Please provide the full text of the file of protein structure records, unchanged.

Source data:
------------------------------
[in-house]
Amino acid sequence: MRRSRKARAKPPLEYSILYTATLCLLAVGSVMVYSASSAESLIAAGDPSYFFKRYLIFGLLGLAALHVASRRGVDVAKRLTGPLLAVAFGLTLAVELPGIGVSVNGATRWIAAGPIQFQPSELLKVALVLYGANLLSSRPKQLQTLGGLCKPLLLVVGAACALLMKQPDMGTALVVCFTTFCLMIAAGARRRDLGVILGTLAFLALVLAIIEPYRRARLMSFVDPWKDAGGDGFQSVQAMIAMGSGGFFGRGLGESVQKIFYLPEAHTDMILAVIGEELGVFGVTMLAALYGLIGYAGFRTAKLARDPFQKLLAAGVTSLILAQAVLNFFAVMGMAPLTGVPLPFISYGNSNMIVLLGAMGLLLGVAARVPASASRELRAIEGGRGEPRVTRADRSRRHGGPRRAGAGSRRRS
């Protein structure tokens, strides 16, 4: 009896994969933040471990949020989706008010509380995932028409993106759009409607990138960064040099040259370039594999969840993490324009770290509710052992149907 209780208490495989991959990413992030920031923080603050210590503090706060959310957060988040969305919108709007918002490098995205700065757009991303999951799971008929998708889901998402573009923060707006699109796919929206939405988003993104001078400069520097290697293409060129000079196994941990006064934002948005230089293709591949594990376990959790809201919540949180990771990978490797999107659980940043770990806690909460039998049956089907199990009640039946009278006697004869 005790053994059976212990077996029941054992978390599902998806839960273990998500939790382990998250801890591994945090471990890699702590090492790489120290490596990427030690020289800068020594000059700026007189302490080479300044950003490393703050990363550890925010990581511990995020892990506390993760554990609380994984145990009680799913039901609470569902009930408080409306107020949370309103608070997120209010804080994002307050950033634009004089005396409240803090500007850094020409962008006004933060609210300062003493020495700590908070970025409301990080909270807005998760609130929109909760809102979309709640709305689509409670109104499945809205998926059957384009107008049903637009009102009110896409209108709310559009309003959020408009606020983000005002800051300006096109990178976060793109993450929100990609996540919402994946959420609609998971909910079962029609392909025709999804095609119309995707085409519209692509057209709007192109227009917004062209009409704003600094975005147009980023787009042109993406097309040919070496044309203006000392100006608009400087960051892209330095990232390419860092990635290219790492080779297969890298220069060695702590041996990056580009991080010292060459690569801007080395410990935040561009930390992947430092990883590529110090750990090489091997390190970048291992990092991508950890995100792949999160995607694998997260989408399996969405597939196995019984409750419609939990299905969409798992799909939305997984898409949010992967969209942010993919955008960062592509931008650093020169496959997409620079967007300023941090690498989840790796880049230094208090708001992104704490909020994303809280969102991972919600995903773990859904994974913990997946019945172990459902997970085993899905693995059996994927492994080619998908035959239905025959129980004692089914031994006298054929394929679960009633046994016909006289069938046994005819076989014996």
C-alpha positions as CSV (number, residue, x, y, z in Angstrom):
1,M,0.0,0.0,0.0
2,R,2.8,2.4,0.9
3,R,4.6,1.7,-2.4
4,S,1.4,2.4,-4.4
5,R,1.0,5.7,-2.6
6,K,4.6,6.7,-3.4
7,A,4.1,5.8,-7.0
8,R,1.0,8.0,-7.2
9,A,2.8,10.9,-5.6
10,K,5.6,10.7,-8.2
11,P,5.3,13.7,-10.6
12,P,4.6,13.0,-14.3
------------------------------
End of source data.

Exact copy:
[in-house]
Amino acid sequence: MRRSRKARAKPPLEYSILYTATLCLLAVGSVMVYSASSAESLIAAGDPSYFFKRYLIFGLLGLAALHVASRRGVDVAKRLTGPLLAVAFGLTLAVELPGIGVSVNGATRWIAAGPIQFQPSELLKVALVLYGANLLSSRPKQLQTLGGLCKPLLLVVGAACALLMKQPDMGTALVVCFTTFCLMIAAGARRRDLGVILGTLAFLALVLAIIEPYRRARLMSFVDPWKDAGGDGFQSVQAMIAMGSGGFFGRGLGESVQKIFYLPEAHTDMILAVIGEELGVFGVTMLAALYGLIGYAGFRTAKLARDPFQKLLAAGVTSLILAQAVLNFFAVMGMAPLTGVPLPFISYGNSNMIVLLGAMGLLLGVAARVPASASRELRAIEGGRGEPRVTRADRSRRHGGPRRAGAGSRRRS
């Protein structure tokens, strides 16, 4: 009896994969933040471990949020989706008010509380995932028409993106759009409607990138960064040099040259370039594999969840993490324009770290509710052992149907 209780208490495989991959990413992030920031923080603050210590503090706060959310957060988040969305919108709007918002490098995205700065757009991303999951799971008929998708889901998402573009923060707006699109796919929206939405988003993104001078400069520097290697293409060129000079196994941990006064934002948005230089293709591949594990376990959790809201919540949180990771990978490797999107659980940043770990806690909460039998049956089907199990009640039946009278006697004869 005790053994059976212990077996029941054992978390599902998806839960273990998500939790382990998250801890591994945090471990890699702590090492790489120290490596990427030690020289800068020594000059700026007189302490080479300044950003490393703050990363550890925010990581511990995020892990506390993760554990609380994984145990009680799913039901609470569902009930408080409306107020949370309103608070997120209010804080994002307050950033634009004089005396409240803090500007850094020409962008006004933060609210300062003493020495700590908070970025409301990080909270807005998760609130929109909760809102979309709640709305689509409670109104499945809205998926059957384009107008049903637009009102009110896409209108709310559009309003959020408009606020983000005002800051300006096109990178976060793109993450929100990609996540919402994946959420609609998971909910079962029609392909025709999804095609119309995707085409519209692509057209709007192109227009917004062209009409704003600094975005147009980023787009042109993406097309040919070496044309203006000392100006608009400087960051892209330095990232390419860092990635290219790492080779297969890298220069060695702590041996990056580009991080010292060459690569801007080395410990935040561009930390992947430092990883590529110090750990090489091997390190970048291992990092991508950890995100792949999160995607694998997260989408399996969405597939196995019984409750419609939990299905969409798992799909939305997984898409949010992967969209942010993919955008960062592509931008650093020169496959997409620079967007300023941090690498989840790796880049230094208090708001992104704490909020994303809280969102991972919600995903773990859904994974913990997946019945172990459902997970085993899905693995059996994927492994080619998908035959239905025959129980004692089914031994006298054929394929679960009633046994016909006289069938046994005819076989014996």
C-alpha positions as CSV (number, residue, x, y, z in Angstrom):
1,M,0.0,0.0,0.0
2,R,2.8,2.4,0.9
3,R,4.6,1.7,-2.4
4,S,1.4,2.4,-4.4
5,R,1.0,5.7,-2.6
6,K,4.6,6.7,-3.4
7,A,4.1,5.8,-7.0
8,R,1.0,8.0,-7.2
9,A,2.8,10.9,-5.6
10,K,5.6,10.7,-8.2
11,P,5.3,13.7,-10.6
12,P,4.6,13.0,-14.3